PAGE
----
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After a decade of lost opportunity to fix NSW’s planning mess, here’s a model for success


Alas, the funds have been spent on the wrong transport projects: traffic-inducing tollways to the centre of town, light rail to the south-east with less capacity than buses, metro rail from the north-west built on a long-haul commuter model, heavy rail to the new airport planned on a crazy roundabout route.

These are part of a long list of undertakings – the stadiums, the Powerhouse Museum, the Millers Point social housing sell-off, redevelopment of the Waterloo Estate, sale of the Bridge Street heritage buildings, sale of the Land Titles Registry, the Aerotropolis land deals, treeless suburbs in western Sydney – that have one thing in common. They are all mistakes. Or more accurately, they are the ruinous outcomes of persistence in folly, as all have had wise counsel ranged against them – to no effect.

In the next 10 years we can expect more of the same unless there is fundamental change to the way our city is planned.

One Liberal-National Coalition contribution to good government points the way – the 1980s creation of the Independent Commission Against Corruption, the operative words being “Independent Commission”.


NSW needs an Independent Planning Commission. It needs to be truly independent, unlike the well-meaning but toothless Greater Sydney Commission. An independent body funded on a permanent basis by a hypothecated proportion of the stamp duty-replacing land tax proposed by Treasurer Dominic Perrottet, on the principle that every property owner has an interest in good planning.

The aim would be to create a city-making body with powers like the long-established, deeply respected Western Australia Planning Commission. A body that would formulate and administer a metropolitan plan that is law, not wishful thinking. A body that would set a clear, transparent betterment tax for the community to gain a proportion of increased land values that flow from development rights. A body that would mandate local plans responsive to the physical qualities of place – based on clear statements of desired future character and controls that everyone understands.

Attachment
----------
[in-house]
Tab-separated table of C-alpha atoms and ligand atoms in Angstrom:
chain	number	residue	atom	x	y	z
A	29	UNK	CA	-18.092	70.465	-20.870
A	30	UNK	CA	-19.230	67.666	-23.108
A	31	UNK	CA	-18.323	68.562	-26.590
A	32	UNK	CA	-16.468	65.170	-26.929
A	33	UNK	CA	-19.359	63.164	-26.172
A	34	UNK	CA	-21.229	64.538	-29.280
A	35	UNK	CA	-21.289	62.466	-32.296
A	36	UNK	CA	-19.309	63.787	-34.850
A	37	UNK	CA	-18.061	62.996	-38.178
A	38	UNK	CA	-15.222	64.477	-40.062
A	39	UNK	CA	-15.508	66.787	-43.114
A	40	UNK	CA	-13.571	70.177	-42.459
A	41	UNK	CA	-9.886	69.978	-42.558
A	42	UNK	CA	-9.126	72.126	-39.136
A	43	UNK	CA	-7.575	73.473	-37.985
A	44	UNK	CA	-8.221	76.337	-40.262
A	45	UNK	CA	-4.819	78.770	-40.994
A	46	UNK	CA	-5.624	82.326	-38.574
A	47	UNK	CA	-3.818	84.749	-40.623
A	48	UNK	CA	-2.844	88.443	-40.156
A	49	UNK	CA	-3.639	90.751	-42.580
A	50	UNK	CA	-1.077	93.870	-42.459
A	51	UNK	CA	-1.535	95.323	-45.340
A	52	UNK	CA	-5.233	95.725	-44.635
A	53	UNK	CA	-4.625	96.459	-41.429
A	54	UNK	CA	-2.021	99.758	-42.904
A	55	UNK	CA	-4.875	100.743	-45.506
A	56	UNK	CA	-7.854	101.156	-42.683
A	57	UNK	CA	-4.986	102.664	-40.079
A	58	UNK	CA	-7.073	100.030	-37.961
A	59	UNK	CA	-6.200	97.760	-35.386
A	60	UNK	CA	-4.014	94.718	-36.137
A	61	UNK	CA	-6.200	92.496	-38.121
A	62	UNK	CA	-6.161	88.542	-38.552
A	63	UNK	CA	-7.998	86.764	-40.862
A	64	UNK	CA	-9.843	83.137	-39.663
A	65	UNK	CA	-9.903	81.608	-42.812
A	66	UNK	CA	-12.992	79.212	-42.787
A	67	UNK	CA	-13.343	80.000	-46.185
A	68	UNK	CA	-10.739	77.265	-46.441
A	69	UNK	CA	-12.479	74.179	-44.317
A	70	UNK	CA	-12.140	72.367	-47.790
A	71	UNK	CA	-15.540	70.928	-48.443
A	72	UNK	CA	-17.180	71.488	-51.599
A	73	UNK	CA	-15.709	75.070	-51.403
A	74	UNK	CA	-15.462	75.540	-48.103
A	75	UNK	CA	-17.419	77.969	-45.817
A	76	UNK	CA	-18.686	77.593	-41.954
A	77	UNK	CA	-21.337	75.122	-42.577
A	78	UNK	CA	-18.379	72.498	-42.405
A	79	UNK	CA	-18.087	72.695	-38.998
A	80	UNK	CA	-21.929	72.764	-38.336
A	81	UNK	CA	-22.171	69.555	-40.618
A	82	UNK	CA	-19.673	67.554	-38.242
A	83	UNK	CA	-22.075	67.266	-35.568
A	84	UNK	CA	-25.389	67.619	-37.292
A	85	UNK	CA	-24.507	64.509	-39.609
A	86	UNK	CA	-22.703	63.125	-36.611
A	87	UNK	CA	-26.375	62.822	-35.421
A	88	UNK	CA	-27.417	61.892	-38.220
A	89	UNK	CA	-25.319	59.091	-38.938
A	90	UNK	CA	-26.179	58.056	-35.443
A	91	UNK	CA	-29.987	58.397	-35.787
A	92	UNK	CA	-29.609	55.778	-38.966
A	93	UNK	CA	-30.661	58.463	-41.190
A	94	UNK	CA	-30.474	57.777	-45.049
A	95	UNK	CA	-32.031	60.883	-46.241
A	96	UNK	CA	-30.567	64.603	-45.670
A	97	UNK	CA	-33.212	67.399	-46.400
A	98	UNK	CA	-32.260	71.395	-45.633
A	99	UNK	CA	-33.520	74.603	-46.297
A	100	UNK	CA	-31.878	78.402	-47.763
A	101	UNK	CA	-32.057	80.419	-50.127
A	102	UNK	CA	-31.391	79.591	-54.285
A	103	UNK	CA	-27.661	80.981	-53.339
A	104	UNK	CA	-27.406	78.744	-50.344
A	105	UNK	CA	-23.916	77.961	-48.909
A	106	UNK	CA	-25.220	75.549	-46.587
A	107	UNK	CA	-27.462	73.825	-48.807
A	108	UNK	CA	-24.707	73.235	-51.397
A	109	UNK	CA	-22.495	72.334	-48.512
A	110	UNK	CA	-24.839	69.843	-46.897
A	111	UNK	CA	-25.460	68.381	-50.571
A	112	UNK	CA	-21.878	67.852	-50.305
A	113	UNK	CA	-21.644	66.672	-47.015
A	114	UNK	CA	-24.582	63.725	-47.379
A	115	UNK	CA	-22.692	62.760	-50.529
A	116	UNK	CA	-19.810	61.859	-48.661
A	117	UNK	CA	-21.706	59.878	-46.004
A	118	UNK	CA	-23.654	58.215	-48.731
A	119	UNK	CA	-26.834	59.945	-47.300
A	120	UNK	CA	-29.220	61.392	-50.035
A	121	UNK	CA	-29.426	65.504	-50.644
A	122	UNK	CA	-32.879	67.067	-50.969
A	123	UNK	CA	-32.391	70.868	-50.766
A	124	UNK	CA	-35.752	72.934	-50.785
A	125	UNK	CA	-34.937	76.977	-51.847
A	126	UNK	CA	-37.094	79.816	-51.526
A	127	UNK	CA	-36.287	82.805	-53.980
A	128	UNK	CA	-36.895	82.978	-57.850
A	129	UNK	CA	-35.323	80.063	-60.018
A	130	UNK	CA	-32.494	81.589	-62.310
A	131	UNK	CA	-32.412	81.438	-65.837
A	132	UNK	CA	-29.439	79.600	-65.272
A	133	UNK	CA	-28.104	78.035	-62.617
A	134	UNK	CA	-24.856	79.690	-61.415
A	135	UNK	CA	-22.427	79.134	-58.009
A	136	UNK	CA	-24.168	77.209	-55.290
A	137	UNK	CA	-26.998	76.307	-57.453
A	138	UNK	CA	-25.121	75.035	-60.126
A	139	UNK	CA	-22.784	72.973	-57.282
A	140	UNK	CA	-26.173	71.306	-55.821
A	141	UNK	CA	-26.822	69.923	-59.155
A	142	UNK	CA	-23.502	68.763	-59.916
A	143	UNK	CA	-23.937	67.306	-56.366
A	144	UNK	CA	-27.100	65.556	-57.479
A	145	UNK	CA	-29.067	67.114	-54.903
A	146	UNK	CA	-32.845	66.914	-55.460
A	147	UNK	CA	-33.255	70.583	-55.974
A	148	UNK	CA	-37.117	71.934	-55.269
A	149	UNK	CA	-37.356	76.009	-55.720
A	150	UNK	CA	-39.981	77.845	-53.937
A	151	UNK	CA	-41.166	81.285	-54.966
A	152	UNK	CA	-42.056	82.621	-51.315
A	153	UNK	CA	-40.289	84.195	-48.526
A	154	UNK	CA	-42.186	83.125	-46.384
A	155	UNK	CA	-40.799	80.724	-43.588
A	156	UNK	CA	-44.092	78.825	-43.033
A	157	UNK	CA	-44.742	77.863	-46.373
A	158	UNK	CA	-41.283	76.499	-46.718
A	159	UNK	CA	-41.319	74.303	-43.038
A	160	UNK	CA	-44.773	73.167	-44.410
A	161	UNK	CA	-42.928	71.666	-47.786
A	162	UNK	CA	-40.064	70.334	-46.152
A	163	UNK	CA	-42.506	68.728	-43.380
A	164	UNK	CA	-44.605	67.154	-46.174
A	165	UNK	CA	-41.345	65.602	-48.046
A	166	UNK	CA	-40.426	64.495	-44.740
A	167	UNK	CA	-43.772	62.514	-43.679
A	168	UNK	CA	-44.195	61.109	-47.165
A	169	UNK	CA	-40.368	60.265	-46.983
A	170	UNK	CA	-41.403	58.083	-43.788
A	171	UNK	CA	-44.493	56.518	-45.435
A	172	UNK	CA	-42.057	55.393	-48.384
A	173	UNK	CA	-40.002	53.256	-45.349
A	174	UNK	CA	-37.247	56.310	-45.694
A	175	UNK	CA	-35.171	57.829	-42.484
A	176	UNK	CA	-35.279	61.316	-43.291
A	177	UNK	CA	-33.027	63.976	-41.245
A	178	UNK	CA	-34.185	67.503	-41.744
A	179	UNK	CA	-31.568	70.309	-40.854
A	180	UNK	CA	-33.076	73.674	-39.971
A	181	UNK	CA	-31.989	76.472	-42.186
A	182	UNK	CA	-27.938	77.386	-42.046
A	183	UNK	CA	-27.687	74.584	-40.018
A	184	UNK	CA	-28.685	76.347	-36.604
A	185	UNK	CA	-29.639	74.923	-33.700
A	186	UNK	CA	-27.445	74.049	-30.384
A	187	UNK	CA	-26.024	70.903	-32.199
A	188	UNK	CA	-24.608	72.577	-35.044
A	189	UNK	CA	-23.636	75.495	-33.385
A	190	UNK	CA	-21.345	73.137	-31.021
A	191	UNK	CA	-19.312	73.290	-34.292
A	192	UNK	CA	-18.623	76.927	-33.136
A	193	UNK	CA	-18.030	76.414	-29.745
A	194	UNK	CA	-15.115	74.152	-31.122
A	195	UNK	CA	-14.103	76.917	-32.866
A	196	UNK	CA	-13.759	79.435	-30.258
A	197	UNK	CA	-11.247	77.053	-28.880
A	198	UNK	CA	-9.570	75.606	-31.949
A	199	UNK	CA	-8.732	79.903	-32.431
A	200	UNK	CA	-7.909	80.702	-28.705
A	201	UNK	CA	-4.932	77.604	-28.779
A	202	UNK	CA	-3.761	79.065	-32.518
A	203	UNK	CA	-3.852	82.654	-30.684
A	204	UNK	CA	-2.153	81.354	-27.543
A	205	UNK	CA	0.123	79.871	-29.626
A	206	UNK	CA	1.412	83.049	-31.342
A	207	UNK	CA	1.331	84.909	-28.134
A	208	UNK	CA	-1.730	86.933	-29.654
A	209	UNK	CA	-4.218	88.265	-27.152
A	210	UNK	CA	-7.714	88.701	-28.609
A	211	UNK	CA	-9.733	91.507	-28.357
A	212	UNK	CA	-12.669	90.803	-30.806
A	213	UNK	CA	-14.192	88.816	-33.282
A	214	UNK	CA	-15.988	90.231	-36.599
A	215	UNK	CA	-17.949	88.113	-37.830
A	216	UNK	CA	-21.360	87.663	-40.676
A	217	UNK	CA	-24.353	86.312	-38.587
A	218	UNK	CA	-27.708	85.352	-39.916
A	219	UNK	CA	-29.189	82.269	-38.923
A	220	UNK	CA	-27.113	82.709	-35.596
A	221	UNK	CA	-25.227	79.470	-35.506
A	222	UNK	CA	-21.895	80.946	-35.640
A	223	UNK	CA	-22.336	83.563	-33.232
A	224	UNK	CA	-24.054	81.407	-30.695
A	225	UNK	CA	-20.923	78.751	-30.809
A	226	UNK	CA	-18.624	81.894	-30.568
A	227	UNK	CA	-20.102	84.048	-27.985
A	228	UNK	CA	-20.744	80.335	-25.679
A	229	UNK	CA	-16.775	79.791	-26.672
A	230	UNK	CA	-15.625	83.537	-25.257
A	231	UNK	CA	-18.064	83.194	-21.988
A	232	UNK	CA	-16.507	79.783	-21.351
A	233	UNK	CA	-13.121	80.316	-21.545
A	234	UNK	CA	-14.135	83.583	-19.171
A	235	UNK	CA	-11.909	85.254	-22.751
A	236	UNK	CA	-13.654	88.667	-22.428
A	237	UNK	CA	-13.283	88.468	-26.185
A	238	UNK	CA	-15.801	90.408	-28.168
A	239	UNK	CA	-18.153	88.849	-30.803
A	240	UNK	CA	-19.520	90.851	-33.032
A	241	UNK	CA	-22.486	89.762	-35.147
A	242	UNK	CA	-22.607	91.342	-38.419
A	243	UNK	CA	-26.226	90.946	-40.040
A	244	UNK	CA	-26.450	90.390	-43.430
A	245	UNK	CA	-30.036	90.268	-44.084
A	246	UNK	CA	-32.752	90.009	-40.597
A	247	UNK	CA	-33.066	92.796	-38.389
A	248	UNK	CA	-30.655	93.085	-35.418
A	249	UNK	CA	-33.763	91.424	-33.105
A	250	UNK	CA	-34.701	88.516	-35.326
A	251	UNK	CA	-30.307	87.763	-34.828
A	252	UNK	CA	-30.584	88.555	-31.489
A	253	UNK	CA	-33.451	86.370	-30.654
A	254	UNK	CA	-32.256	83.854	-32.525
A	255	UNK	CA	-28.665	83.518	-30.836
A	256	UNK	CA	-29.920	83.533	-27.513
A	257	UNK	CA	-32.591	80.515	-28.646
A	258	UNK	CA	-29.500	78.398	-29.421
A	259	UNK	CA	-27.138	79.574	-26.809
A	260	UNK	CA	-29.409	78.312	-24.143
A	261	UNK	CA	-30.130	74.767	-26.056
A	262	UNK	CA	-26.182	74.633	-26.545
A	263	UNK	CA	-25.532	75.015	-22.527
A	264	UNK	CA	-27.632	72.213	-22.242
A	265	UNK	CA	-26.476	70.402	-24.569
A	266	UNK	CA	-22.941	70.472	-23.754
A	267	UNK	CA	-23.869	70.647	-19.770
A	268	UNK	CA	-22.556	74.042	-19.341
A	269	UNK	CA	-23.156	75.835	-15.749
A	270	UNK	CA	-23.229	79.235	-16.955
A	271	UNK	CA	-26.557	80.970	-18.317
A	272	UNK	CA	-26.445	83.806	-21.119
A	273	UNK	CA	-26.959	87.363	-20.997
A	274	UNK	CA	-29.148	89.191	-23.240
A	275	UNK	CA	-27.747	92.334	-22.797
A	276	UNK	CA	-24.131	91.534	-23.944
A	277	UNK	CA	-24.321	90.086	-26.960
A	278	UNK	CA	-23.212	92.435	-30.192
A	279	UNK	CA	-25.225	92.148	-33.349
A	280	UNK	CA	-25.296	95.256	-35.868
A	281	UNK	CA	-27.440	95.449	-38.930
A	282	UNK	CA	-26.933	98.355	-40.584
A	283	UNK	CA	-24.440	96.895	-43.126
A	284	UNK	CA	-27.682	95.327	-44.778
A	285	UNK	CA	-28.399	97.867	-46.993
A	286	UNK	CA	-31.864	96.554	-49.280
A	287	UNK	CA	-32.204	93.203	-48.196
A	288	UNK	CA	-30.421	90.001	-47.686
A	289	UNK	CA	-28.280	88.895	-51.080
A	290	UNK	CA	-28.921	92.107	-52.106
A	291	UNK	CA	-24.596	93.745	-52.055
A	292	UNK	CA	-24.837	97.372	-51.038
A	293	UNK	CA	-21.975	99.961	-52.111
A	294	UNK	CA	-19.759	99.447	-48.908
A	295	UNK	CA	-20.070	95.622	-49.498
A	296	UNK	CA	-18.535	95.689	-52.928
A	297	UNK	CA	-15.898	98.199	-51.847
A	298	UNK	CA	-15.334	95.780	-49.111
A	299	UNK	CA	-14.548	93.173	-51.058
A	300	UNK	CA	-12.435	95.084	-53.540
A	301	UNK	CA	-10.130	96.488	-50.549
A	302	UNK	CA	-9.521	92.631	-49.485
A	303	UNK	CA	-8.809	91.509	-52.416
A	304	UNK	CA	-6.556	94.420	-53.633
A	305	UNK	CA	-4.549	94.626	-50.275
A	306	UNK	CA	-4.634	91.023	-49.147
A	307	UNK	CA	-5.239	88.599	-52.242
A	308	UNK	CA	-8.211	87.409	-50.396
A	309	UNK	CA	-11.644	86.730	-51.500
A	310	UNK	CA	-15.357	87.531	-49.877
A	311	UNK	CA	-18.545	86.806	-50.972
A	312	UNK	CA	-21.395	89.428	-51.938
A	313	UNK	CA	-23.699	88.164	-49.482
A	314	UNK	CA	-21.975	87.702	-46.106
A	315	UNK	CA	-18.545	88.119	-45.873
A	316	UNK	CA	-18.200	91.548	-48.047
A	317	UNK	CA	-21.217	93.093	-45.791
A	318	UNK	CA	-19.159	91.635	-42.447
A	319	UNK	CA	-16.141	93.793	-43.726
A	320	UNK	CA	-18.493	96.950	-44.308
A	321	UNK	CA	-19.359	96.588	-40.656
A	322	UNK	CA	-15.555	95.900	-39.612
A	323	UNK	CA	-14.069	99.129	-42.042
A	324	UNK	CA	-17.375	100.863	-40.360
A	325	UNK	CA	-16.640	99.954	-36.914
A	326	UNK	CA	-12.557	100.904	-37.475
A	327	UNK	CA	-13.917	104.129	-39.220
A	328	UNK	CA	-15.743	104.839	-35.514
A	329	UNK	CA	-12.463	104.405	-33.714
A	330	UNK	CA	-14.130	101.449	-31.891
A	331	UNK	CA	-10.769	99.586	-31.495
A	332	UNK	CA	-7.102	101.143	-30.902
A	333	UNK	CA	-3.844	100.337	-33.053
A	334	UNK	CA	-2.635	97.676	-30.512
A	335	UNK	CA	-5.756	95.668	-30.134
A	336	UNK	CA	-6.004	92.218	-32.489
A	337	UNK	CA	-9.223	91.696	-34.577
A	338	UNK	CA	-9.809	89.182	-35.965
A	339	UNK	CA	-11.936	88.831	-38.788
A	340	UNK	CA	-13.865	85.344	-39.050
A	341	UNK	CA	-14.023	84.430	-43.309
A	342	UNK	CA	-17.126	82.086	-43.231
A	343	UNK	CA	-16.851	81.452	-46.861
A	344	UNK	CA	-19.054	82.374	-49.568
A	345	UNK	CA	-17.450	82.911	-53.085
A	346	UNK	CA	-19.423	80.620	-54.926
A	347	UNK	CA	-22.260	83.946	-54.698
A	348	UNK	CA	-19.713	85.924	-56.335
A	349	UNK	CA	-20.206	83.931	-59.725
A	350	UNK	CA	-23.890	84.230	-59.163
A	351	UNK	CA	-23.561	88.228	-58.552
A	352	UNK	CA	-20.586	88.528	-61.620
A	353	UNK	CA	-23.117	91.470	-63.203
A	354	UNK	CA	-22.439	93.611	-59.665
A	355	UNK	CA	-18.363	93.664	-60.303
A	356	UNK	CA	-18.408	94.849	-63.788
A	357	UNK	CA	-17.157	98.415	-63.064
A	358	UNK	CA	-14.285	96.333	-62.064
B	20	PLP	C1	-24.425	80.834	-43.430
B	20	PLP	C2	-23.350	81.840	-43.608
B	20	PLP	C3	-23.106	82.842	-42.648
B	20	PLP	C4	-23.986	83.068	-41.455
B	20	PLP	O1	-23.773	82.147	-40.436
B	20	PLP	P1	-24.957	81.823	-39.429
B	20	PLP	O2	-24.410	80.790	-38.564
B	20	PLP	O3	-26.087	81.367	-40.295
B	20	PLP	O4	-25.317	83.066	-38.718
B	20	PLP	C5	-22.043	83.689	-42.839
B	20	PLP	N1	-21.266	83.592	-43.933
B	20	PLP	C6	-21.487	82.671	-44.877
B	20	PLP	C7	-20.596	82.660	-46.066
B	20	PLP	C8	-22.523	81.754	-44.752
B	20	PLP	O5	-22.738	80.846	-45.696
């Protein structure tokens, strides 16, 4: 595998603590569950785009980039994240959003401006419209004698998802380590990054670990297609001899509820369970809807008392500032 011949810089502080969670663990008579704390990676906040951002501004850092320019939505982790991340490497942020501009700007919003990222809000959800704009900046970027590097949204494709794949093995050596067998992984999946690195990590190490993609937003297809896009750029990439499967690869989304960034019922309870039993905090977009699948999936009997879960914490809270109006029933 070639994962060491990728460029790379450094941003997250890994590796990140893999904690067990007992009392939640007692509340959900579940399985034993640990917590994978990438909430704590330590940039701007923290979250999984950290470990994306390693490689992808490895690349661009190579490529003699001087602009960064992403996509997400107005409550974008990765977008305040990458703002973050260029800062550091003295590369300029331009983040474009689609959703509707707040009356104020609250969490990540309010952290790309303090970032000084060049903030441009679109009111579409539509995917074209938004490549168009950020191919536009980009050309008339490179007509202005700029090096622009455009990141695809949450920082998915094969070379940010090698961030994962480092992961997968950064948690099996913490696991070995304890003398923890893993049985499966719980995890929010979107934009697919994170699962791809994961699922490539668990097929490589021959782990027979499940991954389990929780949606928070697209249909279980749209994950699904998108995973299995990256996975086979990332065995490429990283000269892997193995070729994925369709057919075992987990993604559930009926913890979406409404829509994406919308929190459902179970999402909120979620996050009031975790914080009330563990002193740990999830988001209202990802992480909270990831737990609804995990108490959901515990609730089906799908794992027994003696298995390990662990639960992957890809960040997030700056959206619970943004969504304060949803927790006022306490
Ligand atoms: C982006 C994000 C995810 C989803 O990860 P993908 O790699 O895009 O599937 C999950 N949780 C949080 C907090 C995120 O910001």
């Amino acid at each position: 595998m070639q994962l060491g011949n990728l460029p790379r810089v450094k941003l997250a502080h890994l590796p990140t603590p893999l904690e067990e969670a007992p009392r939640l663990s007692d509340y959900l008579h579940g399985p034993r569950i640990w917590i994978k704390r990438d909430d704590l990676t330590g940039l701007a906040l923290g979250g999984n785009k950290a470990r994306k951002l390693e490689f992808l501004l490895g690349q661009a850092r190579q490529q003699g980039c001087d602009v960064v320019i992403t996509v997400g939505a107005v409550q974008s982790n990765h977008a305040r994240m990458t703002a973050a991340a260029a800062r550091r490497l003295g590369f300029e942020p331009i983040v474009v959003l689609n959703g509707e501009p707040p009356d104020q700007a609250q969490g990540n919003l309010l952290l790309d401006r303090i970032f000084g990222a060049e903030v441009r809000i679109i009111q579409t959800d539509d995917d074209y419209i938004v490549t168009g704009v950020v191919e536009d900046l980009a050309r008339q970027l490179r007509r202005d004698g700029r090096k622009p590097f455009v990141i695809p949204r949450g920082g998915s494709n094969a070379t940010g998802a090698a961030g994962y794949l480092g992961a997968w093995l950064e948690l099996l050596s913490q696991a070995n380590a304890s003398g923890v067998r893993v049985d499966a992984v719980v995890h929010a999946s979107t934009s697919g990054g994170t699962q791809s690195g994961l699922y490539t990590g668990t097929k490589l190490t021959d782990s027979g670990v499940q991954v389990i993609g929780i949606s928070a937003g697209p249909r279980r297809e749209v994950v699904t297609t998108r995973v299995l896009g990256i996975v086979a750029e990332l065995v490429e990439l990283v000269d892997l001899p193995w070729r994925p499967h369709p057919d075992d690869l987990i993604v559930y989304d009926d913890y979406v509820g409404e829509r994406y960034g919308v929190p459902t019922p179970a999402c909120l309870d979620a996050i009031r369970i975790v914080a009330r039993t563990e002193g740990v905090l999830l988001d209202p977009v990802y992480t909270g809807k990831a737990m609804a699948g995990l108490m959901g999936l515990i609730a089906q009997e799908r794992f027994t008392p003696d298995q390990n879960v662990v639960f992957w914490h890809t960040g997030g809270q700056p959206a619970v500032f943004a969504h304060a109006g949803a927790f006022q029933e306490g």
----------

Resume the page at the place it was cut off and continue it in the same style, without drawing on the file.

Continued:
With this, we would have a planning system at arm’s length from special interests and ministerial directions of the day.

Before we reach this point, however, we need a royal commission on density, a forensic reckoning of what has been created by urban consolidation and spot rezonings here, there and everywhere over the past 30 years. It would be a reckoning of what has been built, how it has been built and who is responsible, a reckoning on the quality and character of living environments across the state to set standards for the future in an incontrovertible way.

Emeritus Professor James Weirick was co-founder of the UNSW graduate program in urban development and design, which he directed from 2007-2020. He currently serves on the City of Sydney design advisory panel and as the council’s nominee on the Macquarie Street East Precinct design review panel.

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